= 0.6 sec
|Size||330 x 300 x 150 mm||345 x 184 x 70 mm|
|Weight||11 kg||4.3 kg|
|Standby current||27 mA||<500 mA|
|No-load current||0.45 Amps||0.85 Amps|
|Efficiency||91% max||88% at 750W|
Sometimes it’s not easy to tell what internals you’re getting and you may have to go scratching in the specs to get that info. Usually the weight and size will be a pretty good guide too. I’ve often heard the toroidal topology described as “built like a brick shithouse” and I reckon that about sums it up. The ferrite-based inverters are less robust, but will still do the job very nicely in many cases, and are usually cheaper too, which can be persuasive at times.
Oh, and in terms of measuring the quality or purity of the sinewave output, the term Total Harmonic Distortion (THD) is a widely-used standard, and anything under 5% is good.
This is another area where marketing spin can creep in so let’s have a quick look at that. We touched briefly on continuous versus overload ratings, and both are measured in Watts. It’s what these mean to the average camper that we are interested in.
The most important is the continuous rating, and this is simply the power (Watts) that it can deliver for a long time without getting upset. This a key figure, and is always lower than the overload or intermittent figure, so it’s sometimes hidden or in brackets in the advertising brochure somewhere – in fact if it is hidden, keep sniffing around, you may find a rat.
The intermittent (surge) power is just that – the inverter can only supply that for a very short burst, so this will only be of interest to those of us that have motor-driven appliances that need to work off our inverter. Otherwise the only figure that really matters is the continuous output power.
Even when you have that continuous figure, I would still suggest some caution. Unfortunately there are manufacturers, particularly those brands only available online, that choose to label their products “optimistically”. A quick search for the brand on the ‘net will typically reveal a few cases where a buyer is airing a grievance after buying a huge inverter that can’t deliver the stated output. A recent case I viewed was by an electronics technician who measured his 1500 Watt inverter’s output to be a good few hundred Watts less than stated on the label. Not nice.
So how do we protect ourselves and make sure we’re getting what we’re paying for? Well one sure-fire way is to buy from a place where you can “see the whites of their eyes” – over the counter. The other is to look for a well-known brand, and as far as inverters go there are some very good Australian brands out there. Myself, I’m sick-and-tired of paying for something, and when I find it’s junk I have to rip everything out, buy a second time and re-install, so I just look for Australian brands where I can. It’s seldom the cheapest, but in the long run it saves me on time and sanity. Others of us may have more patience than I do – in that case, well done, use it to good effect!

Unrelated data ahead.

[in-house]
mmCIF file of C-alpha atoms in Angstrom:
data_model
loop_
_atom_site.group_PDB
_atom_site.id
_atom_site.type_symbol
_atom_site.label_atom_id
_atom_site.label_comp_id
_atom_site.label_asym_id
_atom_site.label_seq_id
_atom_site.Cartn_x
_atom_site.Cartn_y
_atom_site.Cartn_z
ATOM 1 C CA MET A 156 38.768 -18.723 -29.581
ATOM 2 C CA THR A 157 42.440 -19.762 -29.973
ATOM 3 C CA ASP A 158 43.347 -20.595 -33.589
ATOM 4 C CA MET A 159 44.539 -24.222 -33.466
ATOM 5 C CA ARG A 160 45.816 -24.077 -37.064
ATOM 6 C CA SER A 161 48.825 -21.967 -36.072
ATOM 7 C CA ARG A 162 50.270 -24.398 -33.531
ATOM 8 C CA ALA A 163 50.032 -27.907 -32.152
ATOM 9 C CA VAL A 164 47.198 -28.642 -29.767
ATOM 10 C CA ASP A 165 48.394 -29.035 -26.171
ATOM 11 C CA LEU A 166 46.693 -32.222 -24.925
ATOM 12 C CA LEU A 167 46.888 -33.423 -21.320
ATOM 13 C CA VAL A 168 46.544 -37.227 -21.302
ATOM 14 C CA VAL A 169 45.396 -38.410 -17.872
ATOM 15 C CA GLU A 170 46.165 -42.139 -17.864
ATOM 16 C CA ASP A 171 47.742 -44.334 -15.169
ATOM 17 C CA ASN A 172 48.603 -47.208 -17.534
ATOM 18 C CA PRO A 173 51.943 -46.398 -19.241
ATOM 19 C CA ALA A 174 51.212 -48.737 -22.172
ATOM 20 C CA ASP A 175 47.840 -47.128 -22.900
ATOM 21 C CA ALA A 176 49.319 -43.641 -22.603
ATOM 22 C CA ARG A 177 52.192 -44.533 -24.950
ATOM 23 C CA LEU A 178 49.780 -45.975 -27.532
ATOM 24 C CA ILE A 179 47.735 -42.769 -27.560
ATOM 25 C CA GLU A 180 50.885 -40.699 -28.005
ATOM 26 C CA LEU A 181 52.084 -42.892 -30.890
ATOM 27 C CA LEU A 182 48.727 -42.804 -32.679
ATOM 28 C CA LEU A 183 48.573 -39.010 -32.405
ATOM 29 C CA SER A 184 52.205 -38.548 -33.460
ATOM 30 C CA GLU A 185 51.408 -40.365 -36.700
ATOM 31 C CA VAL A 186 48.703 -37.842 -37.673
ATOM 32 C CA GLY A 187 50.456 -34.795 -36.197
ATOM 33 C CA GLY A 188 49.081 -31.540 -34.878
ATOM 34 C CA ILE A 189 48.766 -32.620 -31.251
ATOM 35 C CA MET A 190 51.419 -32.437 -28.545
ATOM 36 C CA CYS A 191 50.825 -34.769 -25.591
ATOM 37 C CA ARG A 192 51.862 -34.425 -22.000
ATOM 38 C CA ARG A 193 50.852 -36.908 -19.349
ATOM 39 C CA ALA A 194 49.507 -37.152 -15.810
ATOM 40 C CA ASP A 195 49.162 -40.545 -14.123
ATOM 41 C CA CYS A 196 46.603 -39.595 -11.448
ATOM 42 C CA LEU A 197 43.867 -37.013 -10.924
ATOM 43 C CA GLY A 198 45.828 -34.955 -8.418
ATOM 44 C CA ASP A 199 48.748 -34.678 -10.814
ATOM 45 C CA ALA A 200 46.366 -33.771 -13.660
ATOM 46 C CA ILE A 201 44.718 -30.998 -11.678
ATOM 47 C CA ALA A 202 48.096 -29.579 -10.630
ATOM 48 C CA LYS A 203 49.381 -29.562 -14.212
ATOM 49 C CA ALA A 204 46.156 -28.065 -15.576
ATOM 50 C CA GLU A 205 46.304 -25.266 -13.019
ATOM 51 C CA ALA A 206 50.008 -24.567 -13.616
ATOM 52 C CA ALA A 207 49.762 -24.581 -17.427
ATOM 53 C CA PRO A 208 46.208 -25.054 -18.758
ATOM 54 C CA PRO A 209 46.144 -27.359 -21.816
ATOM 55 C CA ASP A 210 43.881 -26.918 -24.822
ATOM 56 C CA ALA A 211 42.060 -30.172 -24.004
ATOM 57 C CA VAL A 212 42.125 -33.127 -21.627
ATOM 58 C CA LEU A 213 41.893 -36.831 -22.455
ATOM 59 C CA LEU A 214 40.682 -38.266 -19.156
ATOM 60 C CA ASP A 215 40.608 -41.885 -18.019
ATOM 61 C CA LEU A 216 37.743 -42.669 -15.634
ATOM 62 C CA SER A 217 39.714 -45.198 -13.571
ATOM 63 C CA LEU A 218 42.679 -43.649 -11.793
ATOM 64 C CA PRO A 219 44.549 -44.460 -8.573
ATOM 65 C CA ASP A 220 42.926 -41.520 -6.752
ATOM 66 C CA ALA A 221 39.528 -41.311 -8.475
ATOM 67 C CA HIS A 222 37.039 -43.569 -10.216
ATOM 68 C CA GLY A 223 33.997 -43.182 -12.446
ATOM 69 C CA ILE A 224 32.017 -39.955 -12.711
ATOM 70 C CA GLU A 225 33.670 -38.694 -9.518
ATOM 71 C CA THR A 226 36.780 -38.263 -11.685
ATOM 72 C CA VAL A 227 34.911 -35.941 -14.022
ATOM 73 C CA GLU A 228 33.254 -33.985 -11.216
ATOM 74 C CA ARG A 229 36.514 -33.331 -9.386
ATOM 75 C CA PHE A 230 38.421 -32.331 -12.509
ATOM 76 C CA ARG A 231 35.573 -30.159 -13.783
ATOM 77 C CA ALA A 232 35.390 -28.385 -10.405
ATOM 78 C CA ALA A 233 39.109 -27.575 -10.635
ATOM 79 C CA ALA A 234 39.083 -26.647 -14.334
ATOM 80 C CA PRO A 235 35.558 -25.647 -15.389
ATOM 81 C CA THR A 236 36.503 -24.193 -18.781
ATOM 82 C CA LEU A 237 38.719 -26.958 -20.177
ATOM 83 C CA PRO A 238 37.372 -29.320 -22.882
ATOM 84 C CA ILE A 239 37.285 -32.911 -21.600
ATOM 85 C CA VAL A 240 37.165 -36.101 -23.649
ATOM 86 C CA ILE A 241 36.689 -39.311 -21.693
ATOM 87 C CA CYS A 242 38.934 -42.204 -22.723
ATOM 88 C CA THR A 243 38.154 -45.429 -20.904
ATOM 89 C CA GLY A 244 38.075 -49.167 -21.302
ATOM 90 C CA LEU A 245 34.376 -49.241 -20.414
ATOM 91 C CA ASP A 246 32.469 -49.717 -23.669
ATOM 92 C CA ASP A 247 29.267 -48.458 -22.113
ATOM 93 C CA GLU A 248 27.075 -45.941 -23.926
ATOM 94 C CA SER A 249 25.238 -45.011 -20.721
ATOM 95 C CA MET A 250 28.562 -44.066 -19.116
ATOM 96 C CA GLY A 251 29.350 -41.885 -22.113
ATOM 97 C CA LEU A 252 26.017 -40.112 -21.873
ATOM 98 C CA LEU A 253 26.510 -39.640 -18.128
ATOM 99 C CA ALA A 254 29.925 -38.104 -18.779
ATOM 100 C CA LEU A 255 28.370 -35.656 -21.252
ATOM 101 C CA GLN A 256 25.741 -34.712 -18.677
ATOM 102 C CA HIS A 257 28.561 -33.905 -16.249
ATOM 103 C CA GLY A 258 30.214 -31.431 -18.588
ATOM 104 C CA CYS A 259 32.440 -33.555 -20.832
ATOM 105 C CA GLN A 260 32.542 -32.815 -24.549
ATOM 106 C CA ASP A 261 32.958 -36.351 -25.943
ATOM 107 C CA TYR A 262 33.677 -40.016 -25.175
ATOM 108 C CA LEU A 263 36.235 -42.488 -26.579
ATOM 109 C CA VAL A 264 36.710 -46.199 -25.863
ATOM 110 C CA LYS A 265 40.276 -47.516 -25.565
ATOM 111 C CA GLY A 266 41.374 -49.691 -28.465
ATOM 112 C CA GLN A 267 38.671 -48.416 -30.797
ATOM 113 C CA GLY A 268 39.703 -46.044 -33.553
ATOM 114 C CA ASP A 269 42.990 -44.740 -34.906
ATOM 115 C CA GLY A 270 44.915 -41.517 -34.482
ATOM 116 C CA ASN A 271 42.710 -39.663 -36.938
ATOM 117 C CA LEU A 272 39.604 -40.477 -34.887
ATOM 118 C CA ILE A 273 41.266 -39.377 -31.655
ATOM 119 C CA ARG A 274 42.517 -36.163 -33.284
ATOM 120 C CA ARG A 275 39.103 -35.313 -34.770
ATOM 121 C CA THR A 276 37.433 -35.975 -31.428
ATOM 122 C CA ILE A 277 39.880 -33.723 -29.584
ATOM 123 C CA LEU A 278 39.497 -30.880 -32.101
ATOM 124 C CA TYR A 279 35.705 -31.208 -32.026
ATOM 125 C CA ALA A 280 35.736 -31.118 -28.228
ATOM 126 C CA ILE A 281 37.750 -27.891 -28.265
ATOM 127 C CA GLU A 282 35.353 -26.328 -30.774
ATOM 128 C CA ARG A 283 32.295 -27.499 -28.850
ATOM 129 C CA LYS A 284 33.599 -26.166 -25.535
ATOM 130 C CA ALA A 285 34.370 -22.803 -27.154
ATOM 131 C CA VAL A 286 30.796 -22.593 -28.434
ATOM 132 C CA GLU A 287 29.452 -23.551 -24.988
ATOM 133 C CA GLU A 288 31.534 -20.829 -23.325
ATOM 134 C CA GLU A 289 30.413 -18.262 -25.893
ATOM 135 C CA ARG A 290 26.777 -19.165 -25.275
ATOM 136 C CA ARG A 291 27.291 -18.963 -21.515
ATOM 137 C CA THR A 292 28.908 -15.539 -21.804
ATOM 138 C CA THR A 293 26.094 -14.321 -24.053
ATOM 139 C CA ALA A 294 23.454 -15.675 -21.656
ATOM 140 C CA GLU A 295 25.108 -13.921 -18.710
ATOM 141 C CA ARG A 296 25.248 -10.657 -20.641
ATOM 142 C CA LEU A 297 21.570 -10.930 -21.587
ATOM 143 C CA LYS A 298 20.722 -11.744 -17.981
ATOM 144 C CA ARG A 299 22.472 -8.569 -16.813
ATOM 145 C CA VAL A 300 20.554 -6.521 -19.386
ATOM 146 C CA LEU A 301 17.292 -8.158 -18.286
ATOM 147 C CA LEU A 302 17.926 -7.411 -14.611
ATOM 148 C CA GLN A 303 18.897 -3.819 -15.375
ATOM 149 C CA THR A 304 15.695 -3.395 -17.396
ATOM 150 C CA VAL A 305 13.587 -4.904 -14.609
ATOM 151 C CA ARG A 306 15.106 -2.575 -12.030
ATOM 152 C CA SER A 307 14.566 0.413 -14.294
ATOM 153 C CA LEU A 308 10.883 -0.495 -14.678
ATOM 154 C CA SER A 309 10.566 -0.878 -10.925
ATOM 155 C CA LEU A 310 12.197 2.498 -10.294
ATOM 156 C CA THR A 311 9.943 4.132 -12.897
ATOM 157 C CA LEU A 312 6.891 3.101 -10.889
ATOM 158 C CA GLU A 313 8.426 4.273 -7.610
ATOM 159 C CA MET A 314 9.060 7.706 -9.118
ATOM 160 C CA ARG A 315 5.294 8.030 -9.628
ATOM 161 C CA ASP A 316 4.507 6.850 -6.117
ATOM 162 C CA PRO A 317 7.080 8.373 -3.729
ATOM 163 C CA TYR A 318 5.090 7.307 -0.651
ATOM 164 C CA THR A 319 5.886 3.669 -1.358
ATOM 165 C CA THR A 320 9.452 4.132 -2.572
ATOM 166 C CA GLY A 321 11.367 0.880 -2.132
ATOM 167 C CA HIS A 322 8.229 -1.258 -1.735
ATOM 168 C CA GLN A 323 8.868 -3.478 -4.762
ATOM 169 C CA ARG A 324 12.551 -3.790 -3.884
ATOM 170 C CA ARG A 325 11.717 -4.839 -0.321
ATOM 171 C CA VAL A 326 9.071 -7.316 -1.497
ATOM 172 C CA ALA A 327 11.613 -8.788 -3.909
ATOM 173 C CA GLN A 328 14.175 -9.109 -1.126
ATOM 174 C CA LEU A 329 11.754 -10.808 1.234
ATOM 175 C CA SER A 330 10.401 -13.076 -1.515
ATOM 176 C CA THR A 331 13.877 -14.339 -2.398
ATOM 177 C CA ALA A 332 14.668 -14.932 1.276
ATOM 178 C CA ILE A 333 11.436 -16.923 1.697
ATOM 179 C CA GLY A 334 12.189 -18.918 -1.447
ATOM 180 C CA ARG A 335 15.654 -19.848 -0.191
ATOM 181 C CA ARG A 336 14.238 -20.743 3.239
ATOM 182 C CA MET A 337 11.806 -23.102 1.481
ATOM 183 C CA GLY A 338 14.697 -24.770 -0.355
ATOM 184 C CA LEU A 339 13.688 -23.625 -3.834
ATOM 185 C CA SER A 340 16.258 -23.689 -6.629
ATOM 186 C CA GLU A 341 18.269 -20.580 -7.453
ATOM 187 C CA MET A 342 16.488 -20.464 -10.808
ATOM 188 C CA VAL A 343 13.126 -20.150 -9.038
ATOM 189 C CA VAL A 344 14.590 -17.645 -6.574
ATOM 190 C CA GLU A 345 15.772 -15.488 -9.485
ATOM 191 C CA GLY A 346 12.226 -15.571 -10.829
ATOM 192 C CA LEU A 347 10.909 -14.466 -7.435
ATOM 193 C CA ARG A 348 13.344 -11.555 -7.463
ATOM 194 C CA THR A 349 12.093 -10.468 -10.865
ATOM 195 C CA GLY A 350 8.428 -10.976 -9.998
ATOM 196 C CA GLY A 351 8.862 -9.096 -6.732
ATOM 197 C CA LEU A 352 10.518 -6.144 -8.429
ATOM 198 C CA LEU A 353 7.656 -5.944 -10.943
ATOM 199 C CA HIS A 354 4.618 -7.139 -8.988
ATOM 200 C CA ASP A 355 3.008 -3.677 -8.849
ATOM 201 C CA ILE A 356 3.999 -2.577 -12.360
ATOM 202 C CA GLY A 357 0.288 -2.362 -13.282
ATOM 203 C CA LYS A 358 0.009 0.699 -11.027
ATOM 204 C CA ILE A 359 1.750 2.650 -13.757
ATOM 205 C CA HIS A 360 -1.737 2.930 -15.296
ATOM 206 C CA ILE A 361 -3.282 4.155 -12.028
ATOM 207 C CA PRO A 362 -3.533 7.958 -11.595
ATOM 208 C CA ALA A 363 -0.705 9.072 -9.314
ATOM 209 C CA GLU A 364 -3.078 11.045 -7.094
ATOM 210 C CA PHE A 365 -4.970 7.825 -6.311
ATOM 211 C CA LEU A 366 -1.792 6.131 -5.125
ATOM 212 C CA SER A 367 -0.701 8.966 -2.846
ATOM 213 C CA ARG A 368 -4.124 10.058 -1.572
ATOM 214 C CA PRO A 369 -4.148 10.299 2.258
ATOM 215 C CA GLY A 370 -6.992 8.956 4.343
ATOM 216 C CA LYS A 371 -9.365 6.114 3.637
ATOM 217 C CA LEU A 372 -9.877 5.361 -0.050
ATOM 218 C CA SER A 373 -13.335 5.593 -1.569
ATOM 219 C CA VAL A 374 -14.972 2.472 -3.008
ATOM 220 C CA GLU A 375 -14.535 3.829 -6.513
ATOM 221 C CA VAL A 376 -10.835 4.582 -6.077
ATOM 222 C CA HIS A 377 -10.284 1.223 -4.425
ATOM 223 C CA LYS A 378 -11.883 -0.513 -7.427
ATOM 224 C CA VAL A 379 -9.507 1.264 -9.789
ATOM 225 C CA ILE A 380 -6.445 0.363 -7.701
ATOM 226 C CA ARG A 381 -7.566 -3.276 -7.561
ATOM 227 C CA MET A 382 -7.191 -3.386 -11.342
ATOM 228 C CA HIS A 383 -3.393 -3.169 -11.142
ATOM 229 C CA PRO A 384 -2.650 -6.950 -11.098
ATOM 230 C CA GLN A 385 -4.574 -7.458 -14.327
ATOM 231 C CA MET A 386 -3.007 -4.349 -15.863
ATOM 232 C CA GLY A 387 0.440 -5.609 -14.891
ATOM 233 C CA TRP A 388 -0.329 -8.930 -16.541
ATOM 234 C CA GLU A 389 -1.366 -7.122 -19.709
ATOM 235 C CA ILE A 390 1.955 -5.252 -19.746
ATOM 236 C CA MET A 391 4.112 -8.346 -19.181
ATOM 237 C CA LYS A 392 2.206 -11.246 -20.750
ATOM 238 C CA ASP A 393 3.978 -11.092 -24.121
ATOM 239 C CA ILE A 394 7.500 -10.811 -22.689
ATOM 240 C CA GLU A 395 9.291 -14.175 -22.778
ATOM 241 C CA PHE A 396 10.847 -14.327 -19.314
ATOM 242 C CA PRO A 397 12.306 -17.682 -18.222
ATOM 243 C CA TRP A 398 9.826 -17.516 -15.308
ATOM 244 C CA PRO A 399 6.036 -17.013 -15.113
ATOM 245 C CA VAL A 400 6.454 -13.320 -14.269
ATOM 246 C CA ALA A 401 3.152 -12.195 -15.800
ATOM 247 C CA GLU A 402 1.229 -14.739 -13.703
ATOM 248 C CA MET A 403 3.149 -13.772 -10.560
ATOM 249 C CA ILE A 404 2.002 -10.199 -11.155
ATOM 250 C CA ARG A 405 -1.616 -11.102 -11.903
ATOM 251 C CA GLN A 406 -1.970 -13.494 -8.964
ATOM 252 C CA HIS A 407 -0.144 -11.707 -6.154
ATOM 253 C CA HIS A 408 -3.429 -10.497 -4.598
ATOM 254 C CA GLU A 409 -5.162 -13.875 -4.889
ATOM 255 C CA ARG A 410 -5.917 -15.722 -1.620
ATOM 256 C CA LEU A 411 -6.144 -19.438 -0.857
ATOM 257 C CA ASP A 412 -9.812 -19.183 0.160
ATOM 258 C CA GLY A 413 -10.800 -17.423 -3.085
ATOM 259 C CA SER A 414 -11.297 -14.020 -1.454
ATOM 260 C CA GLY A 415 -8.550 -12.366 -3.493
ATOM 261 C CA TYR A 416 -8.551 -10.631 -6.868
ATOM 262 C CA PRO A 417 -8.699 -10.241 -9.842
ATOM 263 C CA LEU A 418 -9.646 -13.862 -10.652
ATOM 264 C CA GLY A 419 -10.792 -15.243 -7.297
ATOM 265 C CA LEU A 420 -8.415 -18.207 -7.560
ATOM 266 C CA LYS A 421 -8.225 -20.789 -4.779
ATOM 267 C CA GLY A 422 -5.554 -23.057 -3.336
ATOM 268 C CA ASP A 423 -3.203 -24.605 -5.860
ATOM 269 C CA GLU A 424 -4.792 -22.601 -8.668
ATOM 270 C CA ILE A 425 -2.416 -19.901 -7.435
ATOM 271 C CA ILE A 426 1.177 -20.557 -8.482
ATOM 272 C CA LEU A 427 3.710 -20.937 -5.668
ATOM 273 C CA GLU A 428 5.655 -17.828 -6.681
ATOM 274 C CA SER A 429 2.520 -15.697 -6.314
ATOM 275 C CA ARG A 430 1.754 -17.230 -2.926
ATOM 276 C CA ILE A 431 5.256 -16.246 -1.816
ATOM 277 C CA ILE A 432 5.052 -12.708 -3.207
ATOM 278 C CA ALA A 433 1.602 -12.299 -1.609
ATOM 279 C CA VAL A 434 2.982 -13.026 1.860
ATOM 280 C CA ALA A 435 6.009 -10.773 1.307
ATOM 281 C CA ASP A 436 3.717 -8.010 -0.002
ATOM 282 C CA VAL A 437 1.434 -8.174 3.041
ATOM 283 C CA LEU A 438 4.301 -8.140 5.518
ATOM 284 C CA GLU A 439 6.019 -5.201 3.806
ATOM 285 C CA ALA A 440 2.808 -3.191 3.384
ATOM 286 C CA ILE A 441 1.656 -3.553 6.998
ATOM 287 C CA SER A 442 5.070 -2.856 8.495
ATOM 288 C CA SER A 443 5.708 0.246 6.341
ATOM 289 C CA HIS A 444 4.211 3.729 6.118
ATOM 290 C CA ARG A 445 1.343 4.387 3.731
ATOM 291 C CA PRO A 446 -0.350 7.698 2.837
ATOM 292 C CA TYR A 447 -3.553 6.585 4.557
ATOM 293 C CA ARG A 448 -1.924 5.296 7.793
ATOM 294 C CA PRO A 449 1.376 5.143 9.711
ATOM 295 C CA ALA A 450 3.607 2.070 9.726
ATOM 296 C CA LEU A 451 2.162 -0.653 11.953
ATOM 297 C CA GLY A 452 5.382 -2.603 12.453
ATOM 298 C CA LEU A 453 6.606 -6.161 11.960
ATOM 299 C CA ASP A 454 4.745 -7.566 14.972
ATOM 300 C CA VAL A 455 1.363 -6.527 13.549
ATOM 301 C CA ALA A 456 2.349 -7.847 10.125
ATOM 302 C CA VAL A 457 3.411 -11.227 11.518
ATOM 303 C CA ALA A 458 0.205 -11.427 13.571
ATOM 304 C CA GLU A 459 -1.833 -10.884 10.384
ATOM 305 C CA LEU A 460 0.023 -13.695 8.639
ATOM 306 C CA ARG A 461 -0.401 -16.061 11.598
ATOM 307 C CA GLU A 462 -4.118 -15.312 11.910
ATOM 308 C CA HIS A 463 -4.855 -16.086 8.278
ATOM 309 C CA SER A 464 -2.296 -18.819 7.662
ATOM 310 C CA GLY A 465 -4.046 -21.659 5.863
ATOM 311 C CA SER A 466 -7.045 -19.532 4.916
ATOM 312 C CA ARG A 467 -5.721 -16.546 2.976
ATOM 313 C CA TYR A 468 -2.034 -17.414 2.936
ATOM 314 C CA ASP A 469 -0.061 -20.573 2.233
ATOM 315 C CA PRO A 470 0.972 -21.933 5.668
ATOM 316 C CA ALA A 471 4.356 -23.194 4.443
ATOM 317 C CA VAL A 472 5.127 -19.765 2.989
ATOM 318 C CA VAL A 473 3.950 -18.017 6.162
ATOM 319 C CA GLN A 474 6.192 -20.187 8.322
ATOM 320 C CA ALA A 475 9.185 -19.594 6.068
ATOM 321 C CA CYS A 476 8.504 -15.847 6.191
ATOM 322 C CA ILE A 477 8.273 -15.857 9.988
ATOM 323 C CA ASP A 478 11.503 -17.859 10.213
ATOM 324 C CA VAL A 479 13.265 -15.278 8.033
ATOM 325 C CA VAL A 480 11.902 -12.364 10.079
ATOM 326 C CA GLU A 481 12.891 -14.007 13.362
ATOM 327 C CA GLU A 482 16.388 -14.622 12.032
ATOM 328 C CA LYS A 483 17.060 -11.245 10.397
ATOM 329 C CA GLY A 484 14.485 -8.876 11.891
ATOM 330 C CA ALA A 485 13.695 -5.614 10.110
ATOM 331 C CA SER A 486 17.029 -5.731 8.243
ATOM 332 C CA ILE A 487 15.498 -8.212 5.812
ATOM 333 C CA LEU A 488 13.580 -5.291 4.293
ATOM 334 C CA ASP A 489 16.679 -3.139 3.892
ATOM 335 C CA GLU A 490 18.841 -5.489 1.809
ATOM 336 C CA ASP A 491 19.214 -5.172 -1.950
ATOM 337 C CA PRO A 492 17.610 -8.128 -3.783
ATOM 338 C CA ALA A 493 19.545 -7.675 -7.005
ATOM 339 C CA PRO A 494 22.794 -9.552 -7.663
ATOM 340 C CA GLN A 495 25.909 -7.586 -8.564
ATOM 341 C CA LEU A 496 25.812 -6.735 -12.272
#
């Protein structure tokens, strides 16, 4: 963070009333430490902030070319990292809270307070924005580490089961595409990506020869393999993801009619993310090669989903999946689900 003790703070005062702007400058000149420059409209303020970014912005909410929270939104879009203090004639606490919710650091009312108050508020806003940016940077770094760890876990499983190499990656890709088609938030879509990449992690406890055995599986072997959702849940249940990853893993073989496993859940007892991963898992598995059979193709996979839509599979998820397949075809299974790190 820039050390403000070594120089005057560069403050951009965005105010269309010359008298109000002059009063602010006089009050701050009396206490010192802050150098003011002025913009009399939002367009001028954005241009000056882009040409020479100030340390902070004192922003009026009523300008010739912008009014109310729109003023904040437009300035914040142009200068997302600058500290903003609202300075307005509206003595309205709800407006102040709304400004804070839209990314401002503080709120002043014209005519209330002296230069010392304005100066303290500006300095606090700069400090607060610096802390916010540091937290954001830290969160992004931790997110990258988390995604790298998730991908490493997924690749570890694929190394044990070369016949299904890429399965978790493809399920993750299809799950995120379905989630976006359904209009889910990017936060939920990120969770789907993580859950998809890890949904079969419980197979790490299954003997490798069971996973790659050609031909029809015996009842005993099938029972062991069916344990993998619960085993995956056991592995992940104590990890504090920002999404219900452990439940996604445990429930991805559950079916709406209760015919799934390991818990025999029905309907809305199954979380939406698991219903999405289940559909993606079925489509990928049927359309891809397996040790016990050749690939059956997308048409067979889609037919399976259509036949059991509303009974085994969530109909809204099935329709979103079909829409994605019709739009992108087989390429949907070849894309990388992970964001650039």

Matching an inverter to our loads is also part of the mix, and now that we know a little about these inverter-beasties themselves we can get onto that bit.
Well this is usually a case of: you can’t always get what you want, but if you try some time, you just might find, you get what you need. So it becomes a 3-way balance between what we want, what we actually need, and what we can get from our 12Volt battery.
When we invert 12Volts to 240Volts, that’s a 20-fold increase in voltage at the output, and to get that right we have to obey the formula of Watts = Volts x Amps. So this means on the 12Volt input side our current shoots up, reaching 100 Amps and more for big inverters. So this is where it comes down to what we can get from our 12Volt batteries.
So what do we want to run from this inverter of ours? Let me start with the two most mentioned items – a kettle and a microwave. Both of these have huge draw power draws – in fact the kettle is out of reach even for a 2000 Watt 12Volt inverter as it draws no less than 2400 Watts.
The microwave is not much better – a small 850 Watt microwave draws 1100 Watts or more from the 240V supply – the 850W is what it delivers into the cooking space. So this means an inverter with a continuous rating of 1500 Watts. Also, while running the microwave you’re looking at over 100 Amps coming from the 12 Volt battery, so it needs to be a really big bank for the inverter to work properly, and without damaging the batteries.
Maybe just leave the microwave and other high-power stuff to when 240 Volts is available at a caravan park or from a gennie? Anyway, something to think about, and this is where opinion and personal choice come in – so that’s over to you now.
What helps a lot with sizing and inverters is that they are measured in Watts, so all we need to do is look at the wattage of the 240V things we want to run, and size the inverter accordingly.